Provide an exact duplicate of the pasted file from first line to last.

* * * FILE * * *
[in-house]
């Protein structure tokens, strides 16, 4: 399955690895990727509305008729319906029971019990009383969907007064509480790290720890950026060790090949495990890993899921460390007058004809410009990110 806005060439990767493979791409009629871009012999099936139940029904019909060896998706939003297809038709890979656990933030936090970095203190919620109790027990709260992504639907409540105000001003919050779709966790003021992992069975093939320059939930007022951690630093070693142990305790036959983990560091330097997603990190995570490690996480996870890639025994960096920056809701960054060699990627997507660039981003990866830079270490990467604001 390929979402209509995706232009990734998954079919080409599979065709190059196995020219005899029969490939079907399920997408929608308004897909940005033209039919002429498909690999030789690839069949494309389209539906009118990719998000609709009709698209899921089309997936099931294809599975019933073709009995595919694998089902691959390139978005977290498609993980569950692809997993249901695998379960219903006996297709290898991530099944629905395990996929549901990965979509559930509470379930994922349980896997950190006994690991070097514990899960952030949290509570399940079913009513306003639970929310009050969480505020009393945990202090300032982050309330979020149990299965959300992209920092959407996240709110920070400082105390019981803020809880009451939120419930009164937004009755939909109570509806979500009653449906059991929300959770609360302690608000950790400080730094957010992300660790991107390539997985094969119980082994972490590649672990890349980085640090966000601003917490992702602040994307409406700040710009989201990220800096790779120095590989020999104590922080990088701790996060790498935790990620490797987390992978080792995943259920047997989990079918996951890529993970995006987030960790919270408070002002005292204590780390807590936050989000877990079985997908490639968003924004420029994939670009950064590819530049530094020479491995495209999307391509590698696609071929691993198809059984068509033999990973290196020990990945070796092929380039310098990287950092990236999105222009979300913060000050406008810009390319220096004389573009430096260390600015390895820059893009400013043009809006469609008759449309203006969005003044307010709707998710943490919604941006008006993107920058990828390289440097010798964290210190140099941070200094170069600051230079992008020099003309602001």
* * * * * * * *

[in-house]
């Protein structure tokens, strides 16, 4: 399955690895990727509305008729319906029971019990009383969907007064509480790290720890950026060790090949495990890993899921460390007058004809410009990110 806005060439990767493979791409009629871009012999099936139940029904019909060896998706939003297809038709890979656990933030936090970095203190919620109790027990709260992504639907409540105000001003919050779709966790003021992992069975093939320059939930007022951690630093070693142990305790036959983990560091330097997603990190995570490690996480996870890639025994960096920056809701960054060699990627997507660039981003990866830079270490990467604001 390929979402209509995706232009990734998954079919080409599979065709190059196995020219005899029969490939079907399920997408929608308004897909940005033209039919002429498909690999030789690839069949494309389209539906009118990719998000609709009709698209899921089309997936099931294809599975019933073709009995595919694998089902691959390139978005977290498609993980569950692809997993249901695998379960219903006996297709290898991530099944629905395990996929549901990965979509559930509470379930994922349980896997950190006994690991070097514990899960952030949290509570399940079913009513306003639970929310009050969480505020009393945990202090300032982050309330979020149990299965959300992209920092959407996240709110920070400082105390019981803020809880009451939120419930009164937004009755939909109570509806979500009653449906059991929300959770609360302690608000950790400080730094957010992300660790991107390539997985094969119980082994972490590649672990890349980085640090966000601003917490992702602040994307409406700040710009989201990220800096790779120095590989020999104590922080990088701790996060790498935790990620490797987390992978080792995943259920047997989990079918996951890529993970995006987030960790919270408070002002005292204590780390807590936050989000877990079985997908490639968003924004420029994939670009950064590819530049530094020479491995495209999307391509590698696609071929691993198809059984068509033999990973290196020990990945070796092929380039310098990287950092990236999105222009979300913060000050406008810009390319220096004389573009430096260390600015390895820059893009400013043009809006469609008759449309203006969005003044307010709707998710943490919604941006008006993107920058990828390289440097010798964290210190140099941070200094170069600051230079992008020099003309602001």